Although I wrote First Launch, the sequel to First Signal in 2021, I always felt there was a story between the two. With First Signal set in the year 2014 and First Launch in 2016, I started to wonder what happened in the year 2015. It was when I was at First Signal’s last screening in July at the McAuliffe-Shepard Discovery Center that the idea came to me. I am therefore pleased to announce:
A reporter’s discovery of a secret meeting between three world leaders could spell the end of life as we know it with the revelation of an alien power on Earth.
I must have subconsciously planted the idea in First Signal, because that’s where it came from. At the beginning of the film, Elisabeth Seward, the President’s National Security Advisor, makes the following observation to Major Ellen Sampson:
When I first mentioned the idea to a few of the actors in First Signal, at first it was going to be a short film —a simple bridge between First Signal and First Launch. But as I started to write it, I soon realized there was more story here than I thought.
While First Report revolves around Kate Cloverton’s investigation into the President’s schedule that leads to the discovery of secret meeting between three world leaders, it’s the actions of those in her orbit that gives the story the gravitas it needs to propel Cloverton’s story.
In First Report we see the President caught between the balance of terrestrial and extraterrestrial affairs, while General Reager’s Operation Troy is still getting a handle on who and what this alien presence on Earth is all about. But we then learn more about this alien power through James Griffin and the real-world issue and fears it’s creating for Major Sampson. In effect, the idea for a short story turned into a two-continent epic.
First Report is probably the most ambitious, intense and detailed story I have ever written. Taking six months to research and write, First Report is a political thriller backgrounded in science fiction. The crux of the plot surrounds itself with the very issues and questions we ask ourselves every day – are we alone in the universe and if not, is the government keeping us in the dark. If the latter, how is it being done and who is involved.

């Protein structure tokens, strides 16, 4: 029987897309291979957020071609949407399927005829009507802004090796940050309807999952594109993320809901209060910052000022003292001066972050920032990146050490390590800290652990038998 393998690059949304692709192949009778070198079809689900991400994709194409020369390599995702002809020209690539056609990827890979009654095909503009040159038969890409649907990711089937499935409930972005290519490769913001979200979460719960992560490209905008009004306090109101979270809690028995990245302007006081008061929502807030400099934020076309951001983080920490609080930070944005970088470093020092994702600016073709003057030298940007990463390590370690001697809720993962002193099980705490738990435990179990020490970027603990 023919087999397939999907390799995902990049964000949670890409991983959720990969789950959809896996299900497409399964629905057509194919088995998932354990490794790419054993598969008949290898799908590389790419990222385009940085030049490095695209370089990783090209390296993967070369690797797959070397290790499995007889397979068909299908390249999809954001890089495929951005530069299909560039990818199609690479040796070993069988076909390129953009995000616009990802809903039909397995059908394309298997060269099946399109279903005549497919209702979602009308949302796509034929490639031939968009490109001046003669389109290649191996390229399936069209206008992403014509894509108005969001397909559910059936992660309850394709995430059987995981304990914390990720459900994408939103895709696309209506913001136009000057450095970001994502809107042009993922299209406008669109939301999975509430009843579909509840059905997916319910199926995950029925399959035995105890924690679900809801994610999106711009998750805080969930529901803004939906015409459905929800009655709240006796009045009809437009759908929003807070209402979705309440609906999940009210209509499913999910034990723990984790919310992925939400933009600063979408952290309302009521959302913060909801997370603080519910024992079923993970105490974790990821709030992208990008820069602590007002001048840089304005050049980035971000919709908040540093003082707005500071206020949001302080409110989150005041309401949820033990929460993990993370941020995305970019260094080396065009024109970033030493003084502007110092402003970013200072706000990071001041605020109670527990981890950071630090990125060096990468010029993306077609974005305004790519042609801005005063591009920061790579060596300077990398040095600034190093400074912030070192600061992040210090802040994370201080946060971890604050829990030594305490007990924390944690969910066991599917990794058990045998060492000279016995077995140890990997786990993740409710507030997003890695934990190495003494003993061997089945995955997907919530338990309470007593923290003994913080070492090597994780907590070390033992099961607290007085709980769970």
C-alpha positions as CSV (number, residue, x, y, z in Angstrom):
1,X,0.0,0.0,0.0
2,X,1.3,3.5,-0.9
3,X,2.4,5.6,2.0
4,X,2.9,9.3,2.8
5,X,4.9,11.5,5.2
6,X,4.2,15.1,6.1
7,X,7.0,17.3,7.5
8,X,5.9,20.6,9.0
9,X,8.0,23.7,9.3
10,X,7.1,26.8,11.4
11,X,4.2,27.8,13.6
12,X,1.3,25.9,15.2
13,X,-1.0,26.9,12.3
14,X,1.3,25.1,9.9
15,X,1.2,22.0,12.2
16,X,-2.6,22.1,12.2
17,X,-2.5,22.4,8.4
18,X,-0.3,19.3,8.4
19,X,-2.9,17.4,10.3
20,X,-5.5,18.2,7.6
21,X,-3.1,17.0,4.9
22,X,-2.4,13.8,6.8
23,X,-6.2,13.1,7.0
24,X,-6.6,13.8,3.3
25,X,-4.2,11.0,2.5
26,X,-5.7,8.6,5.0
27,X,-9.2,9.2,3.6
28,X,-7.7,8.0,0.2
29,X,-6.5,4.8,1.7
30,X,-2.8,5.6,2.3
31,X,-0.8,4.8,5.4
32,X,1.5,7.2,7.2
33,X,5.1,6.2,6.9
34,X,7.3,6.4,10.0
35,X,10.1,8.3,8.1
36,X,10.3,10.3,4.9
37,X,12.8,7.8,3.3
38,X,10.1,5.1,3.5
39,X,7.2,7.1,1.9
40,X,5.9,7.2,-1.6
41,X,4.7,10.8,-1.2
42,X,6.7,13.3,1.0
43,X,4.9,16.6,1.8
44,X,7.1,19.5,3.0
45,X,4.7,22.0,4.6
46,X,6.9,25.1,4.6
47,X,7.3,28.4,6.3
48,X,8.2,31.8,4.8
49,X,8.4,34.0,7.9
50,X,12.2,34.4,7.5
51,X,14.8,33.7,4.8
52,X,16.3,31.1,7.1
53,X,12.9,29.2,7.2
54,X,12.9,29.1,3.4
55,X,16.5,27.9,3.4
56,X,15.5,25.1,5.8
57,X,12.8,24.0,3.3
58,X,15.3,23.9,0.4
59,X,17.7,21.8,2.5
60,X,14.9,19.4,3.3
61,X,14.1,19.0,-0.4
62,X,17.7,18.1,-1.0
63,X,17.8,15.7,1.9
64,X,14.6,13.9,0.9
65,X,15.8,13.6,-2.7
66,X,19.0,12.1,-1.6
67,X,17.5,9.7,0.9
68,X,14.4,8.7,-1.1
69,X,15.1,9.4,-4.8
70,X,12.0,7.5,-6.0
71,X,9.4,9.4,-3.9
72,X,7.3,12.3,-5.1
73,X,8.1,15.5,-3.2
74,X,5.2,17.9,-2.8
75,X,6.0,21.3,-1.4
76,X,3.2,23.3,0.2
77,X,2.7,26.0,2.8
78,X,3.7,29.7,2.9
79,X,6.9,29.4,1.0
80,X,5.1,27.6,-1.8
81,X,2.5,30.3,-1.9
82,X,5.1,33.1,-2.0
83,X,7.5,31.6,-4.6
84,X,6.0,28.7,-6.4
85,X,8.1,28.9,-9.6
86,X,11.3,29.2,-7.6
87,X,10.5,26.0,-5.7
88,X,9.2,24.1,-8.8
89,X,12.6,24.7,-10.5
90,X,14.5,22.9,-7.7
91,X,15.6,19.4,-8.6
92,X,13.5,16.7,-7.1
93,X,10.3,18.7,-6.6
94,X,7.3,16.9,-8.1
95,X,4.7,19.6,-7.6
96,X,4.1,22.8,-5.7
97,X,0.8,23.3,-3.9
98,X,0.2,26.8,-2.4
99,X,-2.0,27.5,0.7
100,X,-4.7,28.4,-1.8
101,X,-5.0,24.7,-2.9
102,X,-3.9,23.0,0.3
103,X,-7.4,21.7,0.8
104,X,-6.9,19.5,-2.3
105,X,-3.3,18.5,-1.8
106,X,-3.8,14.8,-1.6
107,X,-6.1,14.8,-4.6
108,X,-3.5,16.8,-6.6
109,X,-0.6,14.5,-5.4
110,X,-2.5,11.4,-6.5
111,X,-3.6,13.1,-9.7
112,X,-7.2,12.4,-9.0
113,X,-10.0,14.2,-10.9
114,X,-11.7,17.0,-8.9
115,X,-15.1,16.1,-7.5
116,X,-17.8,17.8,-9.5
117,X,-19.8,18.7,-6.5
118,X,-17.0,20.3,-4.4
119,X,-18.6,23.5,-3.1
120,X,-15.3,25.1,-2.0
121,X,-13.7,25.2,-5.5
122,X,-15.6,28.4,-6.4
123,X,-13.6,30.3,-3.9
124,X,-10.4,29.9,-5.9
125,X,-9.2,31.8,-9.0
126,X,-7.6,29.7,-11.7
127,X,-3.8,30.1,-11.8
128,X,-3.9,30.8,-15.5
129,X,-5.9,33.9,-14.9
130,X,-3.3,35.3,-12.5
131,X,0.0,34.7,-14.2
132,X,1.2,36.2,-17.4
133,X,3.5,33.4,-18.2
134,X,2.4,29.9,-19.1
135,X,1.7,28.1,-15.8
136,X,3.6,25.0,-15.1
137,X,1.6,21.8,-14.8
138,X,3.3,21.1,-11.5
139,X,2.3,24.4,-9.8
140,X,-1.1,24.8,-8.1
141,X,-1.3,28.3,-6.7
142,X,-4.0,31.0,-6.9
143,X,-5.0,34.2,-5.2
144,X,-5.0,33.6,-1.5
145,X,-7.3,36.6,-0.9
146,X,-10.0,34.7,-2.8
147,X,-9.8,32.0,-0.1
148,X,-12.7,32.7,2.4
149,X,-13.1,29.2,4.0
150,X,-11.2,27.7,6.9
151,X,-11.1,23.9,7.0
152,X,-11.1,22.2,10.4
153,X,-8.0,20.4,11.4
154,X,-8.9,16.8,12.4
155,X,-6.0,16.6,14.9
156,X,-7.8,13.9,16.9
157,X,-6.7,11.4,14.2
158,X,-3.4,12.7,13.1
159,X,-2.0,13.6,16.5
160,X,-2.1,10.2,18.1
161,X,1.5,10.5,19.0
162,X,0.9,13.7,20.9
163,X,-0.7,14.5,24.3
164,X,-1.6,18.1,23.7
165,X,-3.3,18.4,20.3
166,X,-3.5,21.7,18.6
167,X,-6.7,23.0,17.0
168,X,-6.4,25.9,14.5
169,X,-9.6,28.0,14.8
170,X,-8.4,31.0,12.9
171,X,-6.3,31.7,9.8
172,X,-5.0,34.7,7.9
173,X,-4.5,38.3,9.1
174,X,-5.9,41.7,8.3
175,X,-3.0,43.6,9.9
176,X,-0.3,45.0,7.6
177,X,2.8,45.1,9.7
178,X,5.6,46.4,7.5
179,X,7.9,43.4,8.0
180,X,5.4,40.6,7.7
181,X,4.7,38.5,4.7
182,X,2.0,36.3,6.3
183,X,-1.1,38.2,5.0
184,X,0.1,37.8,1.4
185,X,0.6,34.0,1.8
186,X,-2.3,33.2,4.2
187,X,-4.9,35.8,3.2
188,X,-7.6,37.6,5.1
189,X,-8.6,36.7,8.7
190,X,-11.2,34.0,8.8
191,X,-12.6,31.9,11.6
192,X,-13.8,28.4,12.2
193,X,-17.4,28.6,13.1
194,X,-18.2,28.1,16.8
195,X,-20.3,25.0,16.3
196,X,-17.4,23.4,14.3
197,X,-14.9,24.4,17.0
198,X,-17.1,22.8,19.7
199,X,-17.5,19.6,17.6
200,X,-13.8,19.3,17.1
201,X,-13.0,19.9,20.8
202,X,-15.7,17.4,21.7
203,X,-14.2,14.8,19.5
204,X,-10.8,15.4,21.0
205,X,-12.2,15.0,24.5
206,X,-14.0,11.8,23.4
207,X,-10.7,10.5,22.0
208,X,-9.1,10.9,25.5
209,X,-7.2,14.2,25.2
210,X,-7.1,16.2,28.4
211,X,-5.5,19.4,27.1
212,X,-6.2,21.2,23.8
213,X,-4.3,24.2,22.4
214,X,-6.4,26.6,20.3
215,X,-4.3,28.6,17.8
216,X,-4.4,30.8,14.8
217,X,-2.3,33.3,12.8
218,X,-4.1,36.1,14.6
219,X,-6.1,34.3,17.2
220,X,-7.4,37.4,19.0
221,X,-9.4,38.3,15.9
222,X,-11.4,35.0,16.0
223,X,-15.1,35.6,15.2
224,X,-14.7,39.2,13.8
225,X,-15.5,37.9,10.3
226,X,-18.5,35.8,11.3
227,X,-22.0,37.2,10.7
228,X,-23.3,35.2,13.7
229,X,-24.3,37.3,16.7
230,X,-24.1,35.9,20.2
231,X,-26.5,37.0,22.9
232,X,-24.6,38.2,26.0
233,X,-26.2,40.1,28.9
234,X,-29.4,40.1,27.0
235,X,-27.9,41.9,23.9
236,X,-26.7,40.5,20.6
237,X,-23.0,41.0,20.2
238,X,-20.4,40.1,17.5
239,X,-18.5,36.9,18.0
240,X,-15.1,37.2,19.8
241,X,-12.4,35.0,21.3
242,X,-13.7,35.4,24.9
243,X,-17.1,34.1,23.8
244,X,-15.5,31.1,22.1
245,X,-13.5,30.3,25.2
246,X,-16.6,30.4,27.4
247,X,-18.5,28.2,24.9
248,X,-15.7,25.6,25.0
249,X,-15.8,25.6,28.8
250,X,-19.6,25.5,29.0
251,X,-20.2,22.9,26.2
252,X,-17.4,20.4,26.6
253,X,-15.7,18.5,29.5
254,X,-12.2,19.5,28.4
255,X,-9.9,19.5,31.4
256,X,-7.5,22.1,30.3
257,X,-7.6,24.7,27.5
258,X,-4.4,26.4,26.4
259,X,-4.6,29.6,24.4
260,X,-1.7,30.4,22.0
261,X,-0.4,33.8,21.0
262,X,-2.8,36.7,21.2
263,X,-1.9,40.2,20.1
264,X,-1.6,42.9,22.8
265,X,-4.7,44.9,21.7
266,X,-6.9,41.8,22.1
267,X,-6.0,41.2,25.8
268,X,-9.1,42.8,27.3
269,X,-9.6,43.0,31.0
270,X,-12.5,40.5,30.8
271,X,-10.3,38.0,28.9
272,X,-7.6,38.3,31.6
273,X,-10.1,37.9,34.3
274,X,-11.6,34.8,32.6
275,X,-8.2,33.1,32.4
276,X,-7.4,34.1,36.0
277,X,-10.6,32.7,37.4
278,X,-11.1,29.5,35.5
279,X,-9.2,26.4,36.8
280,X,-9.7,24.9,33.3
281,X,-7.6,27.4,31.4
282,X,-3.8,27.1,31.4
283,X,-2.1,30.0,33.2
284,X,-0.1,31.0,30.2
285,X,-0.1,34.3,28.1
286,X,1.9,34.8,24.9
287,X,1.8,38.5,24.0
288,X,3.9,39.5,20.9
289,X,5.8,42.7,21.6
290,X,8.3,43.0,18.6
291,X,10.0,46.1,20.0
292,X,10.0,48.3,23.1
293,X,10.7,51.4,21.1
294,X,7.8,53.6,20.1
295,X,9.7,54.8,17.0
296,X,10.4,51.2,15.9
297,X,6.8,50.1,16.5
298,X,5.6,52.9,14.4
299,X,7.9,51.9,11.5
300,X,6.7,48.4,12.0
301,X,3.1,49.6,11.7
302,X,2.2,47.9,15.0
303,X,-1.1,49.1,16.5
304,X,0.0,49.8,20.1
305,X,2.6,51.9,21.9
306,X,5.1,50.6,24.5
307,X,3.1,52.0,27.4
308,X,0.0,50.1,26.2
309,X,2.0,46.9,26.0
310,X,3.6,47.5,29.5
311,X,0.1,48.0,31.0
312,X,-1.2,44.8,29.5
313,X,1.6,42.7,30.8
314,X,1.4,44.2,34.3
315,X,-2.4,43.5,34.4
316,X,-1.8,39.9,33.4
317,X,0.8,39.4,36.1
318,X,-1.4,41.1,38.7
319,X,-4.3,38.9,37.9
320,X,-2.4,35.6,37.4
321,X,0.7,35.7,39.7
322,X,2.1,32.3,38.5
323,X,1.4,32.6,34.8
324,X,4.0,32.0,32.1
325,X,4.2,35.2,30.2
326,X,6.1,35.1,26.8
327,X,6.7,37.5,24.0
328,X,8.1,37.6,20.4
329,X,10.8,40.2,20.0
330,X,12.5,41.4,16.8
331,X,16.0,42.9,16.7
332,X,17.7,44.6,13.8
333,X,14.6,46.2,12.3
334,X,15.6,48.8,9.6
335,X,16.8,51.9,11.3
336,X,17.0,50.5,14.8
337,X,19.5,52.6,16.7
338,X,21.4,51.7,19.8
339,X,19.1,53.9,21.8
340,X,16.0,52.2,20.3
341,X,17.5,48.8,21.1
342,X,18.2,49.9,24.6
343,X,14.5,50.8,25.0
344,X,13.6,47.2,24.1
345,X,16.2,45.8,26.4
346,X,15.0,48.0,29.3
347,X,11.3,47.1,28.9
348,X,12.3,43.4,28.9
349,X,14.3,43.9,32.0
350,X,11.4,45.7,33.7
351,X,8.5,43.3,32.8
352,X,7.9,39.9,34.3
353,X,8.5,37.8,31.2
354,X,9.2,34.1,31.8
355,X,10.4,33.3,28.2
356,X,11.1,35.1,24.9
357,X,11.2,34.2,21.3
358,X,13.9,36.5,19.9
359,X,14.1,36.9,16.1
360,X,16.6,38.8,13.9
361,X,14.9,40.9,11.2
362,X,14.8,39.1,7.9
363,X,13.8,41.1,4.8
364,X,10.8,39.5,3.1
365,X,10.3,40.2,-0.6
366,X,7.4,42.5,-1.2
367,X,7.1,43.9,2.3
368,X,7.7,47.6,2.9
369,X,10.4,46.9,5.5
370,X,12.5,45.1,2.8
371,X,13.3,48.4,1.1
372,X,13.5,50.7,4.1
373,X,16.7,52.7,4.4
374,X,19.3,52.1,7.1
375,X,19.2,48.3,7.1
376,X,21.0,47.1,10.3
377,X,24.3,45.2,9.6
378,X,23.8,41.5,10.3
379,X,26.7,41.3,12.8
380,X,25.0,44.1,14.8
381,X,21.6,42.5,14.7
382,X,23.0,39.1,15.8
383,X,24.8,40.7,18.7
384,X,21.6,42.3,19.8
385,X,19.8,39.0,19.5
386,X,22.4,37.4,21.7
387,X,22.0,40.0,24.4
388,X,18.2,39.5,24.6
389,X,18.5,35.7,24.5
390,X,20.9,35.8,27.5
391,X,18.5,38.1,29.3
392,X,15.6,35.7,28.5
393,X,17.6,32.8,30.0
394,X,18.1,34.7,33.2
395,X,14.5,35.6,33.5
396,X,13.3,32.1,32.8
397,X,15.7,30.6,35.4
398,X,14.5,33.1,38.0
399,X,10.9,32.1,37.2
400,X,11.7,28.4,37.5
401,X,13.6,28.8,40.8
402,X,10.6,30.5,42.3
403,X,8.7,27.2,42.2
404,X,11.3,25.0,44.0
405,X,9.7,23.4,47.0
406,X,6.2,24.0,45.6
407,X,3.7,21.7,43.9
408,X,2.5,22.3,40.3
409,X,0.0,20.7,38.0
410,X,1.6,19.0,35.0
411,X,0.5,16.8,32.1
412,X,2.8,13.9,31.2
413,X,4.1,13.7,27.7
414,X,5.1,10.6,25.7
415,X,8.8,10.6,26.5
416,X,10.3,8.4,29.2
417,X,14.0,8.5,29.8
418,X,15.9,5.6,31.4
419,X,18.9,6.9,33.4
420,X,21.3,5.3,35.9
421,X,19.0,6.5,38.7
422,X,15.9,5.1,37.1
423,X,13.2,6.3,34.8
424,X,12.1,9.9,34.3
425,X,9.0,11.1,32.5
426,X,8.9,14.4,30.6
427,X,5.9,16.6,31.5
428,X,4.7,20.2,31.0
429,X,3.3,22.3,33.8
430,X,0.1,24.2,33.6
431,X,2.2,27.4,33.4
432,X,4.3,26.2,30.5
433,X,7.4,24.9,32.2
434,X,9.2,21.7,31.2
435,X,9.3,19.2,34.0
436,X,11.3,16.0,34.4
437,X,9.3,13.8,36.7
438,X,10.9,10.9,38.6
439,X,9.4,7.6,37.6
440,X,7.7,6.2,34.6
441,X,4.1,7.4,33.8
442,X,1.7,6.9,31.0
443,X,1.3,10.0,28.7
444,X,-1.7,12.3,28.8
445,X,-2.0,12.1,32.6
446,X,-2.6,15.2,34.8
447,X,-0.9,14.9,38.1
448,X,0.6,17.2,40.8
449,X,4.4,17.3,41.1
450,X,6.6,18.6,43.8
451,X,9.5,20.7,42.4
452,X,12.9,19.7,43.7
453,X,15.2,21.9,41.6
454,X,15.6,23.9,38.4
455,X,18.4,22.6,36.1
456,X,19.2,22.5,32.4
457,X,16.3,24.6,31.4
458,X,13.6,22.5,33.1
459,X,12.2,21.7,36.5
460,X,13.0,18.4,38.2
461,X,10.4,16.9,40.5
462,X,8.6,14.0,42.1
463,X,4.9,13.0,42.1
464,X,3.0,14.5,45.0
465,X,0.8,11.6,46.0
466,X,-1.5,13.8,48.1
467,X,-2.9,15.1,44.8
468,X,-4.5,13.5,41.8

Developing a new science fiction franchise from scratch is no easy task. For me it’s constantly telling myself to “be original” and to pay homage where it makes sense to do so. I endeavor to continuously twist and turn a story as the narrative highway is being built. As Kate Cloverton says in First Report when she is walking down a dirt road to face the truth of her investigation, “Not exactly yellow brick is it.”
With First Signal produced and First Report and First Launch completed as screenplays, my efforts will start to turn towards development. At 193 pages, First Report is either two films or a limited series. The series route does seem to be where things are trending in the streaming world. Of course, only time will tell where the First World Universe will ultimately go.
With the trailer edited and scored, we are in the rollout phase as the color grading commences. As each day passes we are rolling closer and closer to the day when the trailer for First Signal is released. I don’t think I’ve prepared nearly as much for the release of any of my film projects. Yes, Justice Is Mind was obviously important to me, but with First Signal being my first feature film in the “First World Universe,” I want to make sure I reach who I need to reach.